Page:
Molecular Classification of Brain Tumors Could Lead to Targeted Therapies
The classification of brain tumors by their molecular characteristics will likely become the standard within the next year, a shift that is expected to lead to more accurate diagnoses and targeted therapies for people with gliomas – the most common form of brain tumor in adults.
“We’re finally reaching a point where we’re really going to have a molecular classification of brain tumors, which is something we’ve been trying to get to for a long time,” said Dr. Stephen Coons, chief of the Section of Neuropathology at Barrow Neurological Institute. Watch Dr. Coons’ talk.
At its spring 2016 meeting, the World Health Organization is expected to make molecular classification the new standard for diagnosing brain tumors and finalize the algorithm that will be used.
The current process for classifying a brain tumor is to send a tumor sample to a neuropathologist, who looks at the sample underneath a microscope and classifies the tumor based on the microscopic appearance of the tumor. Molecular testing is sometimes used to refine the classification, but as of right now it is not required and no standard set of tests has been adopted.
Dr. Coons said requiring molecular testing will make diagnoses more accurate and having a standard molecular diagnostic algorithm may make diagnoses faster and cheaper.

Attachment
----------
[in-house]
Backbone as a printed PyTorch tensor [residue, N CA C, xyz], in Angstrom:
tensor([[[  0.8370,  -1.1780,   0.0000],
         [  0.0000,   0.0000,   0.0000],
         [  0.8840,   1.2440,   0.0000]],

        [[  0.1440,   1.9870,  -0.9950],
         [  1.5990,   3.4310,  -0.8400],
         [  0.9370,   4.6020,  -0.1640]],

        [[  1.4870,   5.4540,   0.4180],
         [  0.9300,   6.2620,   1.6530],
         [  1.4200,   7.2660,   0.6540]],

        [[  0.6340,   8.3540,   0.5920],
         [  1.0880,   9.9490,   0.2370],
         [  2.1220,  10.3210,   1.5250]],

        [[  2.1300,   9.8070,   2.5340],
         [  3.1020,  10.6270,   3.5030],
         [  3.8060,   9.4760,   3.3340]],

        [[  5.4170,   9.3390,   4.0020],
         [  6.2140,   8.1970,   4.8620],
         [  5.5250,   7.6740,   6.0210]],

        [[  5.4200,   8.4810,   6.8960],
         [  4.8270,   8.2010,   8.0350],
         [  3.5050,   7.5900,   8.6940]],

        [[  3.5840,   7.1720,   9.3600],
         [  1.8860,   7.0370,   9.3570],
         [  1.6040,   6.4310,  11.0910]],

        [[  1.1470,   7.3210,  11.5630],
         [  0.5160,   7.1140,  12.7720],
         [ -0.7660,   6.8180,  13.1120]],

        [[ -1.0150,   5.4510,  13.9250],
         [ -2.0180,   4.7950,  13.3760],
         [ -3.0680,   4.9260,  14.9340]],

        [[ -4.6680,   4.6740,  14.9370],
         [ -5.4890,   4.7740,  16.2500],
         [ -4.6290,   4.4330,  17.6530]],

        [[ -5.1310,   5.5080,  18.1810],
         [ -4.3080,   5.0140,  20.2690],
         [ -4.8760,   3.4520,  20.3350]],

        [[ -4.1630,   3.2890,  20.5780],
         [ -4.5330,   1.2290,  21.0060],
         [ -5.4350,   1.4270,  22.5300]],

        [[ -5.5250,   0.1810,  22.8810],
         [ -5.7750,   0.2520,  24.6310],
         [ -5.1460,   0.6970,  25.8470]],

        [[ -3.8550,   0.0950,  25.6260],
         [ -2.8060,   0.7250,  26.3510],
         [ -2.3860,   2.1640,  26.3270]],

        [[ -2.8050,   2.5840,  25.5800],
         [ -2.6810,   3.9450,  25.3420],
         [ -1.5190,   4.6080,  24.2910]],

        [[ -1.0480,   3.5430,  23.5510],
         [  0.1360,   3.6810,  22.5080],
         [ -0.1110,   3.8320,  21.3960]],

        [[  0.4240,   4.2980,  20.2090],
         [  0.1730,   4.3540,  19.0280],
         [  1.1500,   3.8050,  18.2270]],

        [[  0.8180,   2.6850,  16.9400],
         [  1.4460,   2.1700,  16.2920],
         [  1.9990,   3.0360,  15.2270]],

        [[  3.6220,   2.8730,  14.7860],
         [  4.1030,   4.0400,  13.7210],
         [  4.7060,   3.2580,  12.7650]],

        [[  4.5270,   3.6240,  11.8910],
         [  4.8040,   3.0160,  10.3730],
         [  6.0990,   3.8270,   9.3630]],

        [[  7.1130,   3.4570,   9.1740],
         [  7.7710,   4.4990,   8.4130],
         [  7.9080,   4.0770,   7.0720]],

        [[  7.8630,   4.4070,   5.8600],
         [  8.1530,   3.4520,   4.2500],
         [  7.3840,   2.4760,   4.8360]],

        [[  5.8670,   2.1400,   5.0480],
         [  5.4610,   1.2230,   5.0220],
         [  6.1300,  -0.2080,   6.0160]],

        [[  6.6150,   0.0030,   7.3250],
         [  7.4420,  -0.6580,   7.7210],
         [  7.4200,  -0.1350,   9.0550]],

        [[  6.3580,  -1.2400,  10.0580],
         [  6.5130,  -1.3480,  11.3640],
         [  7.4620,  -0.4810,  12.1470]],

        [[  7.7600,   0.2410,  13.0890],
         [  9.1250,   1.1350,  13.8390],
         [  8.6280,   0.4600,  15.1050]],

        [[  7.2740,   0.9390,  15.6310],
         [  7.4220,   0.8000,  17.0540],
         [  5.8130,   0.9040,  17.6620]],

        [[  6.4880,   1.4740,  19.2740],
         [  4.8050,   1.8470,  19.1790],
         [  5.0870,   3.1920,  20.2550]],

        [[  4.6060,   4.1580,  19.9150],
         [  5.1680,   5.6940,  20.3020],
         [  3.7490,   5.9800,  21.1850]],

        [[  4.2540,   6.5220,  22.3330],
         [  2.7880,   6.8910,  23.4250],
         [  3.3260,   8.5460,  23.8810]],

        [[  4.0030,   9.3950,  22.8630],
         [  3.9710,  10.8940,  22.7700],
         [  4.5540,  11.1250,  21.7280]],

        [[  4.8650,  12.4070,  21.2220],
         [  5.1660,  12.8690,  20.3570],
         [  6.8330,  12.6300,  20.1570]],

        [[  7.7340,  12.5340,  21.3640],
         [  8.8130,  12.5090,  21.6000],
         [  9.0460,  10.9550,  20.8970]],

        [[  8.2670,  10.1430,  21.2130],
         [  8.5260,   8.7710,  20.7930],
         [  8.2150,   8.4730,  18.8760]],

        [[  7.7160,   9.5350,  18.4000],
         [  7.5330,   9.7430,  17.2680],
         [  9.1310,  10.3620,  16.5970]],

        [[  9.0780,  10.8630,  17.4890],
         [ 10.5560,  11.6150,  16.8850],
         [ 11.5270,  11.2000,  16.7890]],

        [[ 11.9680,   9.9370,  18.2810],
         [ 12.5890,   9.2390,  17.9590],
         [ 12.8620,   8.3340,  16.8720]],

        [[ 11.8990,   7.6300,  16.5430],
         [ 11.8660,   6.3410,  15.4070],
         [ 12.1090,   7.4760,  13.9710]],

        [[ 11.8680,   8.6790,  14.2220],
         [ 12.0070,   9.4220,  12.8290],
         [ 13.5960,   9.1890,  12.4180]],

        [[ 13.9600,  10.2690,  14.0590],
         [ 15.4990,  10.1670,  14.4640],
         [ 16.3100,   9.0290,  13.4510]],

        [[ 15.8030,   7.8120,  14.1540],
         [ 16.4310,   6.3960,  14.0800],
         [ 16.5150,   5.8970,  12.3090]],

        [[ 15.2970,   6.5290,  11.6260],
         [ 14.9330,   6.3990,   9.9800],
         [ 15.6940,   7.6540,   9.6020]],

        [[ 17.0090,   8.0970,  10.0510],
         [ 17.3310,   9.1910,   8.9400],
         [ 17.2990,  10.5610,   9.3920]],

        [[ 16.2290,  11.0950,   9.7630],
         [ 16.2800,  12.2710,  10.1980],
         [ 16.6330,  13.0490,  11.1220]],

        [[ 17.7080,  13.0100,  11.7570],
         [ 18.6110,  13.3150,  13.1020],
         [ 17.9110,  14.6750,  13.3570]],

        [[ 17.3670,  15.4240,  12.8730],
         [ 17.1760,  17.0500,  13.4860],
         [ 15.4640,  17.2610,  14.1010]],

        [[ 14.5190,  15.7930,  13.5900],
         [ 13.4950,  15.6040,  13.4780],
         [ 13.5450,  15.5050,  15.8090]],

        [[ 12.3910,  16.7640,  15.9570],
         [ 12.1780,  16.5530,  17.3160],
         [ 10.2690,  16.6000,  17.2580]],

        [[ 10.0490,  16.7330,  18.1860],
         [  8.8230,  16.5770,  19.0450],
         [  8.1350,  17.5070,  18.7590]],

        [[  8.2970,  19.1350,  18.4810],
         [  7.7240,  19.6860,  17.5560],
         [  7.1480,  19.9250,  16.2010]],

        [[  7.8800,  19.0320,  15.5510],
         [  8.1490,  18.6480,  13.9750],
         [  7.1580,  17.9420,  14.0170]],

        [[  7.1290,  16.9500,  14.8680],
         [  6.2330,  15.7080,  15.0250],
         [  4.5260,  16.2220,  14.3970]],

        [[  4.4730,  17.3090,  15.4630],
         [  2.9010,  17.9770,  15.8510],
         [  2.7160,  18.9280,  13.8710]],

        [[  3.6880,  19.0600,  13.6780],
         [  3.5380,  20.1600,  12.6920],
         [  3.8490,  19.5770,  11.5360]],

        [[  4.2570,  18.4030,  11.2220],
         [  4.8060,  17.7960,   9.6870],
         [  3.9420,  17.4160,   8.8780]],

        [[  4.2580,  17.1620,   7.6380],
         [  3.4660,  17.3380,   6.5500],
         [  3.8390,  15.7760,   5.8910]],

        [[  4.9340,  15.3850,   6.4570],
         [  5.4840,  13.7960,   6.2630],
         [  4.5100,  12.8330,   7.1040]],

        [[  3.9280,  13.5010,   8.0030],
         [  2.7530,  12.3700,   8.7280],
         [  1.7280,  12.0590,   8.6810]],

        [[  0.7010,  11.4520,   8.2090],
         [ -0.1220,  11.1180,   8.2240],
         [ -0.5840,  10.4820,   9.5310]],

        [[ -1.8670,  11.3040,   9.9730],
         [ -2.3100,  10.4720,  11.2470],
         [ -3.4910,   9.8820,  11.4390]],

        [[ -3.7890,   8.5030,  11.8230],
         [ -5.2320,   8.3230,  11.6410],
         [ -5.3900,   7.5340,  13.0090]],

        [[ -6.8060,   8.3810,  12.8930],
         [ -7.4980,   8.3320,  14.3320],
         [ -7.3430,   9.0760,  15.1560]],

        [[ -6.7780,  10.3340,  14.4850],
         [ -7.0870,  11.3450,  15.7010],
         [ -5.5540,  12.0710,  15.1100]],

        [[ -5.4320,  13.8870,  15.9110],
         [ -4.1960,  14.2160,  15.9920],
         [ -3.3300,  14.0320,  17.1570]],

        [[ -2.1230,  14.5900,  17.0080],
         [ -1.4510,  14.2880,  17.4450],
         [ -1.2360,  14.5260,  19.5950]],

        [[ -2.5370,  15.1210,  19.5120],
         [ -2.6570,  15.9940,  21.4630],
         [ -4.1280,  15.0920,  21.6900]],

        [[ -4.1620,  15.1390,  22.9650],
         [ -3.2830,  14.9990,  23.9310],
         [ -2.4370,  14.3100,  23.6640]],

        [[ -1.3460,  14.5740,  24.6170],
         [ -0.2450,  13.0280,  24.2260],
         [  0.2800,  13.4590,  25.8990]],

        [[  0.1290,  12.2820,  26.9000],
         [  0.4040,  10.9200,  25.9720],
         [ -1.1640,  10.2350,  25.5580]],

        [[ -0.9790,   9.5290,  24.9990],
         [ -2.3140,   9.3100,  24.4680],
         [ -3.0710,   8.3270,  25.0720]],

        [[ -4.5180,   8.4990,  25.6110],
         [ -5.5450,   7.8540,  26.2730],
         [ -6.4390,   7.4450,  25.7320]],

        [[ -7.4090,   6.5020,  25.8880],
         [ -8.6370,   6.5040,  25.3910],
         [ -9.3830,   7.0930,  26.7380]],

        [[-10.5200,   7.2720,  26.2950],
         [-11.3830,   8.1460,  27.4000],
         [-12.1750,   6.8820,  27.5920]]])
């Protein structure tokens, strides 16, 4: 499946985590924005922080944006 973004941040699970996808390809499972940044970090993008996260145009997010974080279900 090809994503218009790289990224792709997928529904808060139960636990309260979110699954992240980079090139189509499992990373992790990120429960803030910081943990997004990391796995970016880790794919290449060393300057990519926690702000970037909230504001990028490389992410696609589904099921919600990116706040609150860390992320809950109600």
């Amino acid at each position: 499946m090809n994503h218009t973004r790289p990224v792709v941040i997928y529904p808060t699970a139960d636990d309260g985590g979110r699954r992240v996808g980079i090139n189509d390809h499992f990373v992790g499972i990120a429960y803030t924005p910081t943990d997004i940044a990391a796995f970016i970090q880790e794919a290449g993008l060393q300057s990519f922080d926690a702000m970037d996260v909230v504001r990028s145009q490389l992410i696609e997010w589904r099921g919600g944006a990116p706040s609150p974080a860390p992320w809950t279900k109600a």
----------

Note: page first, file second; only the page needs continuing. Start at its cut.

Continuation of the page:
“We only had some of the tests that we needed, and we hadn’t had time to evaluate the newer tests until just recently,” he said.
Barrow neuro-oncologist Dr. Christopher Dardis said molecular classification is not likely to affect the standard therapeutic approach in the near future because most drugs used to treat gliomas are not designed to target a specific molecular subtype. However, he noted molecular classification will be crucial to the design of future clinical trials.
“It allows us to control for these potentially confounding variables and thereby to establish causality with a greater degree of certainty,” he said.
Already being used in clinical trials are drugs that specifically target a mutated form of the IDH1 enzyme, which is commonly seen in gliomas.
Dr. Coons said the proposed molecular classification system focuses on IDH mutations, as well as several others.
Dr. Coons said the presence of these abnormalities in different types of gliomas, their association with prognosis, and the availability of reliable and easy-to-perform testing suggested they could form the basis for a molecular classification system.
“The routine incorporation of markers for specific genetic mutations does lead to the possibility of some degree of targeted therapy,” Dr. Dardis said. “We hope that this will improve the quality and quantity of life for patients in due course. The presence of certain mutations may also influence the choice of more established therapies, although more work also remains to be done in this area.”